Young Children: Oh the swimming lessons, piano lessons, cubs, achievement days, dressups, dolls, cars, learning to color inside the lines, finding crayon on the wall, mudpies on the doorstep, making science and cooking projects in the kitchen, like playdough and growing seeds in a clear plastic cup. Space/Science Centers have never been more fun. 8-year old baptism is a big marker for you and your kids in this season. Help them develop habits of reading the scriptures, journaling, praying, and fasting.

Tweens: Clothes never fit, they grow so fast! You should be having talks about age-appropriate intimacy, standards, what changes will be coming in your childrens’ bodies, in society, etc. Prepare your kids, knowledge is power. Make sure you have an open dialogue going so they feel comfortable asking questions. Do Daddy-daughter dates and outings one-on-one with each of your kids. Your sons being ordained to the Priesthood, this is a big benchmark! Your daughters entering Young Womens, also a big benchmark! Work with them on their goals, help them achieve them. There will probably be some entrepreneurial lemonade stands, and other operations of the like.

Teenagers: The entrepreneurial operations may become more frequent as they recognize what money can buy. Summer jobs, summer camps, scouting, band/drama/art/sports. Continue to give lots of physical love- hugs and words, even if they begin to pull away. Sweet 16 brings dating and driving, enjoy the adventure with them, help them prepare and be confident. Dads, take your daughters on their first date. An awesome attribute of teens is their inexaustable enthusiasm, girls screaming when they hear their favourite song, listening to music for hours, hanging out with friends, the change from “can you play?” to  “wanna hang out?” Date-dances (in the states, at least) are an awesome part of the teenage years. Seminary, University-prep, and mission-prep for boys, are an important part of this season. Memorize the scripture masteries with your kids, help encourage them in their church worship/callings/service/devotion.

Missions and University: If my kids’ experience are anything like what mine were, it will go about like this: Mom and Dad help you move to college. You come home for Thanksgiving and Christmas, maybe Easter. You LOVE college life, roommates are fun, and going on single dates is exciting! But you may or may not share much of the details with mom and dad. Every summer you move home for summer jobs and saving up for the next school year. Missions are exciting, and expensive. For the parents: Weekly letters are so important to those missionaries, so even though they are moved away, you are still spending lots of time on them.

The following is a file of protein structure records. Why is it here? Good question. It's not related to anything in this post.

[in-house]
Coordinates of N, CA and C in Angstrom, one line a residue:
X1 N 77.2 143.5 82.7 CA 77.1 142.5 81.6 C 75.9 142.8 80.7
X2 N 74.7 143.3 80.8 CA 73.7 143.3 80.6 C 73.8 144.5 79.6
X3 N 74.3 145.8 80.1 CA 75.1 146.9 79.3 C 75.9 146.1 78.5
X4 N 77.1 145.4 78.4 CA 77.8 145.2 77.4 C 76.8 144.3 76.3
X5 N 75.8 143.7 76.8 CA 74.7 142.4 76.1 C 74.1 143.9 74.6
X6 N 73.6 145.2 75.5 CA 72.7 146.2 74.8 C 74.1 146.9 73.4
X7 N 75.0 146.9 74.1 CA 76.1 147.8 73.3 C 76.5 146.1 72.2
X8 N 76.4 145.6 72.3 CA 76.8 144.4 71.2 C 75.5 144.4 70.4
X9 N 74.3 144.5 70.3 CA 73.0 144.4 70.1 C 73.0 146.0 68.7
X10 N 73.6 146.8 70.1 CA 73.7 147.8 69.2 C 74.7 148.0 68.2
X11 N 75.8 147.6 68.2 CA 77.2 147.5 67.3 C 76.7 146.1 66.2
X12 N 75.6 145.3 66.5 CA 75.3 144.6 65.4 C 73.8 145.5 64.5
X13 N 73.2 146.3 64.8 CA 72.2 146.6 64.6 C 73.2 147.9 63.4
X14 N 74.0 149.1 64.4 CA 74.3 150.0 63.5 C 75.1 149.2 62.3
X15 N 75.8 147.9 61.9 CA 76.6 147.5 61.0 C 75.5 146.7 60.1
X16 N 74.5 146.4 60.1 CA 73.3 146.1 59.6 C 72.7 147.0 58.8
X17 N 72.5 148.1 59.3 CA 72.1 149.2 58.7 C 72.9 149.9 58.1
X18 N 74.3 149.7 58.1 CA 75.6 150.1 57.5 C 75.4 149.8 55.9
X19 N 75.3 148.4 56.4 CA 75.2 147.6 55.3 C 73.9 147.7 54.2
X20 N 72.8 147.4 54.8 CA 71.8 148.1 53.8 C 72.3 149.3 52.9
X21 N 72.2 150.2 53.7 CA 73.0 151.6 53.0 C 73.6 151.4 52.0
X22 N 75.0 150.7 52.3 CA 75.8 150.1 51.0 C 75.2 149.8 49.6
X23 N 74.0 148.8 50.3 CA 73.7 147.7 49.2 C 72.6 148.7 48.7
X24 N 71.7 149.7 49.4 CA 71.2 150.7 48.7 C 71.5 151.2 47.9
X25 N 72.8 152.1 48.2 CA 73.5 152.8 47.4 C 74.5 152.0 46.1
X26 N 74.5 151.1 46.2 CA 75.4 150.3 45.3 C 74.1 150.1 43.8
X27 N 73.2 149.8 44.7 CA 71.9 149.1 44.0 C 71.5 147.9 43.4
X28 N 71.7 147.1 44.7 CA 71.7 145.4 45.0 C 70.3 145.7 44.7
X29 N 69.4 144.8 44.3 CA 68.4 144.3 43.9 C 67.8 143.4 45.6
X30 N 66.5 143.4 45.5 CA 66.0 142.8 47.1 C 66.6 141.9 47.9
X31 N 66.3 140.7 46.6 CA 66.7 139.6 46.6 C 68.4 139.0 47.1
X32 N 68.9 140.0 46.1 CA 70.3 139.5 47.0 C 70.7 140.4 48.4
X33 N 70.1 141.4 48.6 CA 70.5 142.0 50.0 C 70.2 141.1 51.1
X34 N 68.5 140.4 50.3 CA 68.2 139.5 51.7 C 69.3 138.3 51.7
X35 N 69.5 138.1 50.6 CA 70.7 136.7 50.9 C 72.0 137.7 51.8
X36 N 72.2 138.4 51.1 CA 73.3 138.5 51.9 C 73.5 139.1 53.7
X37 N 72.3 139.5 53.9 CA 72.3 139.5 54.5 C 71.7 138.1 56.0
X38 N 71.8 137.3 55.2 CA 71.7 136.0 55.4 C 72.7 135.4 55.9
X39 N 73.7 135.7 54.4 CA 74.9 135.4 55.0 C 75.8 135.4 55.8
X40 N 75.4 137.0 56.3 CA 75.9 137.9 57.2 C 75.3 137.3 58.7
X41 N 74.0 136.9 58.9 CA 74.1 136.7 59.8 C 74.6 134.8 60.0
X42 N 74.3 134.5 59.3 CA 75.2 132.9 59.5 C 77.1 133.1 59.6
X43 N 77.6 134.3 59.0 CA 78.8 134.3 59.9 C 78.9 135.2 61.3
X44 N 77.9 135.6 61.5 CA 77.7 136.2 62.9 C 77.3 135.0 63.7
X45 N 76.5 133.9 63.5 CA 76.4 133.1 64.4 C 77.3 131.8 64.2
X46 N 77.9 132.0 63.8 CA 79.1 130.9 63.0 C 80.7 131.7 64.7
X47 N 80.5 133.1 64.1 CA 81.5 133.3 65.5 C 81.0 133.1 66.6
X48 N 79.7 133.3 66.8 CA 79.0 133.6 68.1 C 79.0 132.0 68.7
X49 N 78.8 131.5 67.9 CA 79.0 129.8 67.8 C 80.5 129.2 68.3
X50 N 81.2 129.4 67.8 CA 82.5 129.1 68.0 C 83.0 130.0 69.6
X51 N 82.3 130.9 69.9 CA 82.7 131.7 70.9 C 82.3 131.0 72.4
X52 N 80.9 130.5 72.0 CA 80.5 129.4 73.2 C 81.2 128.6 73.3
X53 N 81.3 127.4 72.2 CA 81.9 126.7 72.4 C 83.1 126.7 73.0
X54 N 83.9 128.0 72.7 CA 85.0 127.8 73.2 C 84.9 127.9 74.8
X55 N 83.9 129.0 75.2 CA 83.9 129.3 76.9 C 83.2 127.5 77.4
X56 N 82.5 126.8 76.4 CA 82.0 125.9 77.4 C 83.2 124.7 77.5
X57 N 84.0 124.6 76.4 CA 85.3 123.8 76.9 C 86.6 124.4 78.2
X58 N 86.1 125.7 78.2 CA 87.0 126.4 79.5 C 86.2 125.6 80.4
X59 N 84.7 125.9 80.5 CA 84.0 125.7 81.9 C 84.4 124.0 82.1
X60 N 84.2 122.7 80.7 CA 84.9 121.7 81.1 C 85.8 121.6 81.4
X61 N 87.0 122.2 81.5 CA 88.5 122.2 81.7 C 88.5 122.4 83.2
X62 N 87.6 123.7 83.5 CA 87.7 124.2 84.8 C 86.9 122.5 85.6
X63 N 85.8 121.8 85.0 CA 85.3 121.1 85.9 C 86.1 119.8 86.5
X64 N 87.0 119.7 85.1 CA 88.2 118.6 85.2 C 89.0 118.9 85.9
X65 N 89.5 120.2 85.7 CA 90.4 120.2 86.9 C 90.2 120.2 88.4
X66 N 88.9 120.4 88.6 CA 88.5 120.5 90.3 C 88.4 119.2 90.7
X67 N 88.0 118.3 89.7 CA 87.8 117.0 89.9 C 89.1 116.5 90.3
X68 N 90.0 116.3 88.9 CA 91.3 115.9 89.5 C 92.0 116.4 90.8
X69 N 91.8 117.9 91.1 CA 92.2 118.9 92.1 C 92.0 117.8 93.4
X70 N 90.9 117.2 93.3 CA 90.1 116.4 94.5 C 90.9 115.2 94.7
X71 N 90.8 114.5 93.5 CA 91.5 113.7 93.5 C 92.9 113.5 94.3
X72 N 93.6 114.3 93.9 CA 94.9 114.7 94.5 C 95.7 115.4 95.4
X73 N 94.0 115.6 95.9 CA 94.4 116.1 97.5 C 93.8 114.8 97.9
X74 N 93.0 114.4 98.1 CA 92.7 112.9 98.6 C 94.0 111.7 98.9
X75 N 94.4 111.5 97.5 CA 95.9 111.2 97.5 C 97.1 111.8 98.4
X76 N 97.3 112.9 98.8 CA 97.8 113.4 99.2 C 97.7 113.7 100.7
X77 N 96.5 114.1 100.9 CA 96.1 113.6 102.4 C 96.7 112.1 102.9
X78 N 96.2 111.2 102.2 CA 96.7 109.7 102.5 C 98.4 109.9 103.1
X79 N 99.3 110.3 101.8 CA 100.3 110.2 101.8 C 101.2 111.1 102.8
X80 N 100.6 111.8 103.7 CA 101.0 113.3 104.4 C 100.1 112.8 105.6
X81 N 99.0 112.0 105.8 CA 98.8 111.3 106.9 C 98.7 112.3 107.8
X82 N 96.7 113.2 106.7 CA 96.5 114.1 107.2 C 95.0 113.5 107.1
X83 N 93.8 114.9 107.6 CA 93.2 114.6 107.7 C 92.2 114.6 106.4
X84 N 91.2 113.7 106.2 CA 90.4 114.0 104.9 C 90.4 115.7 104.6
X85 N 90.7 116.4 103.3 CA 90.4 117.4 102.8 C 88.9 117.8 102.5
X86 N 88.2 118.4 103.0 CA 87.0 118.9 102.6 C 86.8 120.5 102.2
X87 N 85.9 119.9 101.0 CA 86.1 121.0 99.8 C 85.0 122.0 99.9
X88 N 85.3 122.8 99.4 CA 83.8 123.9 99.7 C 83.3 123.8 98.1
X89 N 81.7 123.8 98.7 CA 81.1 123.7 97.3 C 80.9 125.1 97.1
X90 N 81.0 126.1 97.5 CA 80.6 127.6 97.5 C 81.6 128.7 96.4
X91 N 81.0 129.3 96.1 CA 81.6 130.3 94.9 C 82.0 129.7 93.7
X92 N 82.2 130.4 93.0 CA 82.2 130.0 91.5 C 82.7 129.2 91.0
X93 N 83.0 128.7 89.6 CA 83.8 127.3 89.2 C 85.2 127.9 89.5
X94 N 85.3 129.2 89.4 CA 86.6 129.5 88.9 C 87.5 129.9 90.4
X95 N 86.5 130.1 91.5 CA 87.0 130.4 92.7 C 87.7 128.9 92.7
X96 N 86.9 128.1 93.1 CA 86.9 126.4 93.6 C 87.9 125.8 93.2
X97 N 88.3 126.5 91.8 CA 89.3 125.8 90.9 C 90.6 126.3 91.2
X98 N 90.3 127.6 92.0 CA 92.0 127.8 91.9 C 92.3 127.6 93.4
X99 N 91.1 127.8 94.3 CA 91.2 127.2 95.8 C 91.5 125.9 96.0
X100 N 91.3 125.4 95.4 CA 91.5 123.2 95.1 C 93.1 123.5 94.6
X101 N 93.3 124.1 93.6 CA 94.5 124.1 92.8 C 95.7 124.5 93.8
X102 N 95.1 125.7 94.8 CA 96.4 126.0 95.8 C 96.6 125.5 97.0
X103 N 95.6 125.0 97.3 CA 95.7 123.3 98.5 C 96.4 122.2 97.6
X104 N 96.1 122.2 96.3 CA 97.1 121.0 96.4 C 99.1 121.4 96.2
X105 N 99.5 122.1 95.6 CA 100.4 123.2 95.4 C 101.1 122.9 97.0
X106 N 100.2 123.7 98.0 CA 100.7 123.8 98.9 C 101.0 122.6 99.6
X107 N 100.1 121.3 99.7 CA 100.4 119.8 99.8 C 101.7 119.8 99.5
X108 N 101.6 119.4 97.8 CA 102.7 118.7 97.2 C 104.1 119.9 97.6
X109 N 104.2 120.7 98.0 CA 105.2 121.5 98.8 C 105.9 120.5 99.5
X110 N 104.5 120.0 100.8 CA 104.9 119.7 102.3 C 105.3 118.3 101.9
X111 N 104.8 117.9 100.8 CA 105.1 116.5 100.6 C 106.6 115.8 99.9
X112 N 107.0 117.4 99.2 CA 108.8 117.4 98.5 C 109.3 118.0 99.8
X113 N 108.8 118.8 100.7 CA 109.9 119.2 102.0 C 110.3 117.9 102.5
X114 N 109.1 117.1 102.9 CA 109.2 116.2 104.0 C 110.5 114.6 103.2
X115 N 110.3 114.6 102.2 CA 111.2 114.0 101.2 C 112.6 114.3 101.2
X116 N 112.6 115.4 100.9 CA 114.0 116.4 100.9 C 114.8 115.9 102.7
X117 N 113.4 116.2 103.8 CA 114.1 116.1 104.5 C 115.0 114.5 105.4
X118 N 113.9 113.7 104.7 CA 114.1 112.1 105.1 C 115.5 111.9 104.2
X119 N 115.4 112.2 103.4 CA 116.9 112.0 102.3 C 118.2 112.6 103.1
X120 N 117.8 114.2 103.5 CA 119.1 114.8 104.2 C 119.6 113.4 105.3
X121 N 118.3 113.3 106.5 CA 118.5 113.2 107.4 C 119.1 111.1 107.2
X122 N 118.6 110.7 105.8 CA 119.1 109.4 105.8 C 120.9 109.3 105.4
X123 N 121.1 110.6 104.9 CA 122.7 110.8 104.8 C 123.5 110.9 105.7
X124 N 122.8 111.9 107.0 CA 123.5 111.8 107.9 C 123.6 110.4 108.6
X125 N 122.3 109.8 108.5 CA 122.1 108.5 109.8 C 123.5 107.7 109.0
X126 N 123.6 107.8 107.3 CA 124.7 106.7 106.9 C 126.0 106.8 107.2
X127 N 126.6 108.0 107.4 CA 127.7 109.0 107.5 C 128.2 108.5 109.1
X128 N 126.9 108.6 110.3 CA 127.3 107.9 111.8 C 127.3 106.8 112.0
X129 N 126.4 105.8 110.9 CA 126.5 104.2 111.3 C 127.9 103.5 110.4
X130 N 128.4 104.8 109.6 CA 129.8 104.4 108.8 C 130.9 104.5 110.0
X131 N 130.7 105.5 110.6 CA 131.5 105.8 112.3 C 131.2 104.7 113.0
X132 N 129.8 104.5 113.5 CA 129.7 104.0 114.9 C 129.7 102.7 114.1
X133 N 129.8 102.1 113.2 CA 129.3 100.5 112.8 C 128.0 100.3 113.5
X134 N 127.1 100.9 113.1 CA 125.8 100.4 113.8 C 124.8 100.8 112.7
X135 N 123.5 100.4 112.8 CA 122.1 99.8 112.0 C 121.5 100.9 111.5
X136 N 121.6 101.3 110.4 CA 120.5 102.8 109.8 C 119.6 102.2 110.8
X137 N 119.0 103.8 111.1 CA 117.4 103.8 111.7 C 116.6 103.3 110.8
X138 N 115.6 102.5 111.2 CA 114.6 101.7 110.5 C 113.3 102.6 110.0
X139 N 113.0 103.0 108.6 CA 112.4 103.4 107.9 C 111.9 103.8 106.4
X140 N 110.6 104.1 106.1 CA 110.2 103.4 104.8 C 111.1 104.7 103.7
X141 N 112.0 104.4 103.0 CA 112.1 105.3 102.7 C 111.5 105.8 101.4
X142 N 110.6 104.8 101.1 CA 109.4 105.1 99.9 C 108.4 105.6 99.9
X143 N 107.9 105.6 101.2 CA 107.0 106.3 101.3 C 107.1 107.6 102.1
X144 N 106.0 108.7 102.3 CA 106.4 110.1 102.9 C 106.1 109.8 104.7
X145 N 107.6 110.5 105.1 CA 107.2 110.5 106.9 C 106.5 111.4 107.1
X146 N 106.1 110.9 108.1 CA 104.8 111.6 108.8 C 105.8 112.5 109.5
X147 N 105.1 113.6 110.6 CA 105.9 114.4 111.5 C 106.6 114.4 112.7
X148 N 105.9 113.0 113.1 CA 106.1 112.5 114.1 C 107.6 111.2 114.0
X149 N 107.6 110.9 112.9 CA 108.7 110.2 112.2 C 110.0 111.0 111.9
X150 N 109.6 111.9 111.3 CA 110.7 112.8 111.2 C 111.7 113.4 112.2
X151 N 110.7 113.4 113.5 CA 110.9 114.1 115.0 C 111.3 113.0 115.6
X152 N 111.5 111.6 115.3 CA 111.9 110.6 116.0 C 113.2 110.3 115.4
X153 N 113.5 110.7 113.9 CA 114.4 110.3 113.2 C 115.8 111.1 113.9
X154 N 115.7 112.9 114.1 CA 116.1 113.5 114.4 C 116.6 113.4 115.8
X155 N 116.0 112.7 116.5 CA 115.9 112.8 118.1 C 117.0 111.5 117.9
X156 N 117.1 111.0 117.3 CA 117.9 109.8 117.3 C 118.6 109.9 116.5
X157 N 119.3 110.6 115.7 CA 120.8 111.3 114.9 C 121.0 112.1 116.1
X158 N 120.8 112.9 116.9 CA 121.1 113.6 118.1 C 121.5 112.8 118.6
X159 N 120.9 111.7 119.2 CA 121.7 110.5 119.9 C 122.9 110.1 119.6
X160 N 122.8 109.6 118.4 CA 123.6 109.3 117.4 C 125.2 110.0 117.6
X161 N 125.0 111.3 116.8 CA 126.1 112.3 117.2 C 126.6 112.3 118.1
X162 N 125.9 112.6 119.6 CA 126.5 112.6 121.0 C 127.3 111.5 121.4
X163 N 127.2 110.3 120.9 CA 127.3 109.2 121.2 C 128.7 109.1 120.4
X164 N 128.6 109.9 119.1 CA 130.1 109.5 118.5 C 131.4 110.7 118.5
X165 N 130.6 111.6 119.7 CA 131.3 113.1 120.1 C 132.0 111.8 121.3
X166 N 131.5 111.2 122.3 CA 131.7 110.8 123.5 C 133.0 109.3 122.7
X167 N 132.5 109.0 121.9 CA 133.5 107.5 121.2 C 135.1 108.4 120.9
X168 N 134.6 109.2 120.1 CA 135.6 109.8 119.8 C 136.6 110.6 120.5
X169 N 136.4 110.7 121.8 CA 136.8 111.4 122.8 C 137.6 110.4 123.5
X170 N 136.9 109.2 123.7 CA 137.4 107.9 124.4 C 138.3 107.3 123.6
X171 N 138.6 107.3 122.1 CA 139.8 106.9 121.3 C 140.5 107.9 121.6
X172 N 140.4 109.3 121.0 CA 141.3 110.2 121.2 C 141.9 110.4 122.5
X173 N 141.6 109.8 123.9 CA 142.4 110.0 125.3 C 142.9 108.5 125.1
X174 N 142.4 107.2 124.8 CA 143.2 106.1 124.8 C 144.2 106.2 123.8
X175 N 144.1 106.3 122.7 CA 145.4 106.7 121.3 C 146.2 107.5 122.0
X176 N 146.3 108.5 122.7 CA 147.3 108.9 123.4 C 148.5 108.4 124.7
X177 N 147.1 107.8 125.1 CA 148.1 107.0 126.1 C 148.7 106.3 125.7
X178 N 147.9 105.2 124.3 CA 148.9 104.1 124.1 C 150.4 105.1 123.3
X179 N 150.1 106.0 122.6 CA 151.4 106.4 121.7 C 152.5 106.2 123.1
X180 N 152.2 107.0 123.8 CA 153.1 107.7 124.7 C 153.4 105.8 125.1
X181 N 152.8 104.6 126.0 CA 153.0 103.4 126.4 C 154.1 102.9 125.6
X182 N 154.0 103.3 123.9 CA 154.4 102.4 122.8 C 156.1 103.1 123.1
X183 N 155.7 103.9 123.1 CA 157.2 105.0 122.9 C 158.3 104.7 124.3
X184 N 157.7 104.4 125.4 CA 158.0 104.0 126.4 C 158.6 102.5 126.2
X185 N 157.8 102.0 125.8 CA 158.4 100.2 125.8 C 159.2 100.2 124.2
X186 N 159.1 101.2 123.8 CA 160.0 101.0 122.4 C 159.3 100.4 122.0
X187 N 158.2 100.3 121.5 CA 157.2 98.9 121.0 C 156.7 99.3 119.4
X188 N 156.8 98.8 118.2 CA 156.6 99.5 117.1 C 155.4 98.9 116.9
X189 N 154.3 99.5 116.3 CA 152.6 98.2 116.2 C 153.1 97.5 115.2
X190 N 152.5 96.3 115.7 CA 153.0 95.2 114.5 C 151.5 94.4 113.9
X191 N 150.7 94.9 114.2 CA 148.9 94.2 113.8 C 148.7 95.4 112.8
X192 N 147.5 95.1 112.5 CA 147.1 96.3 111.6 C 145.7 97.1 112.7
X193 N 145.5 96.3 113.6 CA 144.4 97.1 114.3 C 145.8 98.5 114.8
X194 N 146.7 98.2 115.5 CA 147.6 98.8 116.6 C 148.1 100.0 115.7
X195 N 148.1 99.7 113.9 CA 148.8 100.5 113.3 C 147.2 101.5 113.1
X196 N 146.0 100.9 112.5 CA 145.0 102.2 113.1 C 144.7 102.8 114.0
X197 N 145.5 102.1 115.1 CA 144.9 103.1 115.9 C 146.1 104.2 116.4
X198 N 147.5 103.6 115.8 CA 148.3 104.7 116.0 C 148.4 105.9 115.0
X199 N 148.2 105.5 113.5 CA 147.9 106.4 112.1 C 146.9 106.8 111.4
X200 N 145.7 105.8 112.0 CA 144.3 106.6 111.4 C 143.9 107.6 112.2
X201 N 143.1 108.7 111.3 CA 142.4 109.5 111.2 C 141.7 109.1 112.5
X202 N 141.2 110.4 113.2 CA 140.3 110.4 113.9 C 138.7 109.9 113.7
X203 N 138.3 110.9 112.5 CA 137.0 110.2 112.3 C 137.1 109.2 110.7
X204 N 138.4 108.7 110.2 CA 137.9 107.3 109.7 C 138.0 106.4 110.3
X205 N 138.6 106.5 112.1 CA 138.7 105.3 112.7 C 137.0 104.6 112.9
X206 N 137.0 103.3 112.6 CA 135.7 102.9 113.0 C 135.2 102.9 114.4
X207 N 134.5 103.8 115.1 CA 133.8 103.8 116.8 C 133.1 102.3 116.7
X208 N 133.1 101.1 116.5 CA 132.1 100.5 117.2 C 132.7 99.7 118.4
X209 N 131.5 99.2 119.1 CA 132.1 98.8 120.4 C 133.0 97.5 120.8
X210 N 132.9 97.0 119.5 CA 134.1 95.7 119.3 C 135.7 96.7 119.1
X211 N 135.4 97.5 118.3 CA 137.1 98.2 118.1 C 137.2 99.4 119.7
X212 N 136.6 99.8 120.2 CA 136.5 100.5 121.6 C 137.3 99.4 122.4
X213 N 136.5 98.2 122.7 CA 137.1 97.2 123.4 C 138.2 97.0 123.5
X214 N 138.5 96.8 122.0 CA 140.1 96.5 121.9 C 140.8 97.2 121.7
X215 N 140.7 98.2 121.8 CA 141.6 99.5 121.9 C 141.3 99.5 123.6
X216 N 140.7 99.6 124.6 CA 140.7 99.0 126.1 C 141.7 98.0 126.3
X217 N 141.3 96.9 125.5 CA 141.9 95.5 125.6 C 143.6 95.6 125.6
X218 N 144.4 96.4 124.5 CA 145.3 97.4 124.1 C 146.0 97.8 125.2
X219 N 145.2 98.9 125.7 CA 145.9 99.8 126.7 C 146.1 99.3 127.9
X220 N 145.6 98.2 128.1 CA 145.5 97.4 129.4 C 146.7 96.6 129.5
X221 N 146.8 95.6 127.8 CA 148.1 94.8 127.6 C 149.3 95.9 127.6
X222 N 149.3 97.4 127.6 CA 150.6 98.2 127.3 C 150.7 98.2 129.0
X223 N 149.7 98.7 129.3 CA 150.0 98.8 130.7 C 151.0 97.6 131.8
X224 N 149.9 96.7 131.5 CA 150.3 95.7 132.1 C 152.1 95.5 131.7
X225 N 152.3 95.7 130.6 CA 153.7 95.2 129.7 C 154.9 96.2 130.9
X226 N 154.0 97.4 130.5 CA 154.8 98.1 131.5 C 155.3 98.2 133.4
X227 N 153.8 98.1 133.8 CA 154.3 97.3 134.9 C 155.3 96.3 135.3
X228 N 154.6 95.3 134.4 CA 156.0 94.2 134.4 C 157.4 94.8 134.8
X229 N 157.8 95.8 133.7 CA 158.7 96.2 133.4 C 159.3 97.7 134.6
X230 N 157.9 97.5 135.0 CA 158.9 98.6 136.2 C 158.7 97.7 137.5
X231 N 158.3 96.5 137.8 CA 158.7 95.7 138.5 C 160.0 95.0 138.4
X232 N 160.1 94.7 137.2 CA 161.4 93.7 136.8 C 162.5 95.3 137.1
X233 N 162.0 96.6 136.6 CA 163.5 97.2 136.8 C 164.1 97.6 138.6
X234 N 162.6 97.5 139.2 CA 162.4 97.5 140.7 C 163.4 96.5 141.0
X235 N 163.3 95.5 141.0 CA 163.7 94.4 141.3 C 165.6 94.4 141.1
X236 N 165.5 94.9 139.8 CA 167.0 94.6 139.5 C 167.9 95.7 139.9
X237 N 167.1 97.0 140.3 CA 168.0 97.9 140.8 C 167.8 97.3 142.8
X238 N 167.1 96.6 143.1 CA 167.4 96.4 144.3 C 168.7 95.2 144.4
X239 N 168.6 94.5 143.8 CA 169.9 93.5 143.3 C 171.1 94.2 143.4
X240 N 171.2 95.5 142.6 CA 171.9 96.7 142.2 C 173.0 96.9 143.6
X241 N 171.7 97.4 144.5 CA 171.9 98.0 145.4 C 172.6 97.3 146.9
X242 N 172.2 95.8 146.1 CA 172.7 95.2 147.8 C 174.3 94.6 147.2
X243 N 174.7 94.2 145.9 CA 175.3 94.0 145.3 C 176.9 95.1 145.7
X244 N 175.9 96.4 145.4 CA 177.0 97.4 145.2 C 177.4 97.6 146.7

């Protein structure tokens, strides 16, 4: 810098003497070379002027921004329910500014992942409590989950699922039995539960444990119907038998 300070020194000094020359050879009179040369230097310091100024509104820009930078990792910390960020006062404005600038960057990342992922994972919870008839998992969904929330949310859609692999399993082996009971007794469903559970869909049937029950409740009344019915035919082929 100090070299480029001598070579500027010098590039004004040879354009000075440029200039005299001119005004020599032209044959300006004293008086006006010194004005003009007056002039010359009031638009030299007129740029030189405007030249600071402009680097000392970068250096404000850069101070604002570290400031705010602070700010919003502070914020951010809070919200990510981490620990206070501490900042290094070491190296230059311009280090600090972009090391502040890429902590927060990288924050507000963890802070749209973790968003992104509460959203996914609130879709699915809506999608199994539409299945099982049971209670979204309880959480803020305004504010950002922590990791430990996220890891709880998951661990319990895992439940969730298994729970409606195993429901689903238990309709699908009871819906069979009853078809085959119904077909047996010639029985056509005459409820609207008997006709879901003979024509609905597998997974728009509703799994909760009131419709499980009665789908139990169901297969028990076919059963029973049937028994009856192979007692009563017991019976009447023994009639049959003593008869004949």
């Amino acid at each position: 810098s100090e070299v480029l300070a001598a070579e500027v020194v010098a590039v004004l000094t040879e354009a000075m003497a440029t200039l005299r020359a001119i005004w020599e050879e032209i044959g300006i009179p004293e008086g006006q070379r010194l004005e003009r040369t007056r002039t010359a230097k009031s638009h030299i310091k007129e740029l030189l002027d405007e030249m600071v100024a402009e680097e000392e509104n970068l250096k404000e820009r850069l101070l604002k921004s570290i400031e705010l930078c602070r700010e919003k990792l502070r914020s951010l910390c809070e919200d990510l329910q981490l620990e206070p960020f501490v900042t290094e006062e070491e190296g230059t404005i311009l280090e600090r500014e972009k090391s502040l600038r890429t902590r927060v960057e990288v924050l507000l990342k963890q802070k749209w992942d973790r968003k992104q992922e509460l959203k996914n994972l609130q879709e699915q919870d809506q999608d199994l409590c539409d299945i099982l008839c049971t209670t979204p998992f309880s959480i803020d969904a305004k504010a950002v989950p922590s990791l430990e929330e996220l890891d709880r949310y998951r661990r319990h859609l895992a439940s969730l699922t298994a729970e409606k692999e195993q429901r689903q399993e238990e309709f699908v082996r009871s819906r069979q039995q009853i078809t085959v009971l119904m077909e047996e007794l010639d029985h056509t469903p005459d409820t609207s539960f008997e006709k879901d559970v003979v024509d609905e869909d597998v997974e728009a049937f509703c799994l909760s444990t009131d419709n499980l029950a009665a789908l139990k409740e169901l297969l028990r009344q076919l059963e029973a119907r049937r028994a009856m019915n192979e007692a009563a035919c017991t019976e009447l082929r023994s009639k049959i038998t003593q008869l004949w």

Weddings/Funerals: Depending on the family, there are seasons of weddings and seasons of funerals. Your grandparents may be around for your kids for a while, they may not be. All their brothers and sisters, if you knew them well, will be nearing the end of their lives around the same time. Another season of funerals will come when your parents and their siblings are nearing the end of their lives, but hopefully this doesn’t happen until you are nearing ‘old age’ yourself. 
The seasons of Weddings come and go in a flurry! Enjoy them, and don’t let it be so stressful that it takes away the fun! This is one of the most important times of celebration in your life, and your child’s life, don’t let it pass by without 
all-out celebrating
Speeches and toasts at the celebration are to be expected- after all, this is a major chapter of life coming to a close for you, the parents, seeing your children be married; vocalizing this step helps it become a reality.

Empty-Nesters: The empty-nester phase is often softened by the kids moving back home in the summers, missions and missionaries returning home. But eventually you really will be an all-out empty nester. I hope that before this happens you have discussed with your spouse what you’d like to do as empty nesters. Perhaps you’ll both continue working full time, or perhaps you'll both go part time. 

Retirement: This is a major benchmark in a person's life! It represents years of accomplishments and hard work. It is often a turning point in the pace of life. Perhaps you’ll travel more, explore the world. Or perhaps the travels will be to visit each of the kids each year. Senior missions! Maybe you’ll be involved in politics or community organizations. I hope to be available for the births of all my grandchildren. Other cultures see the new mother in bed for forty days while the new grandmother takes care of the cooking and housekeeping, allowing the new mother to recover, heal, and rest. I like that model. I hope to be a doula, as well as play that new-grandmother role. 

  • Thoughtful Insert #3: I feel like there is a lot more that should go in this area, or perhaps there are more seasons here that I don’t know about yet, because this period can potentially be a very long one: from empty-nesters until you are bent with old age and needing assistance can be 20-30 years or more! Any ideas?

Old Age: First of all I want to clarify that there really is no such thing as “old.” Because when you get there, you’d don’t necessarily feel ‘old.’ But there does come a time in many peoples’ lives that their walk slows, they may become hunched over, they many need assistance to do some things. I know just such a lady with the most beautifully pure white hair, and she was telling me just the other day about internet security and using PayPal online. That was quite a shocking thing to hear from an 80+ year old woman! My point is, that though she may need help from others to do some things, her mind is all there, and there is so much that younger people can learn from these gems. I hope that I will still hold hands with my honey as we go for walks, even if they are slow and/or short. I hope our children will take the time to slow down and talk with us for an afternoon or evening every once in a while. I hope we can delight the little children with stories of when we were kids. I hope that when I get there, I will have discovered my purpose for that season, and live it to its fullest.  

1 comment:

  1. Hmmm... I'd like to hear about the "very dangerous experiences" that have bonded you to others in your life.

    Being a doula for your daughters would be great. Don't expect your daughters-in-law to take you up on it too quickly.

    Thanks for your insights.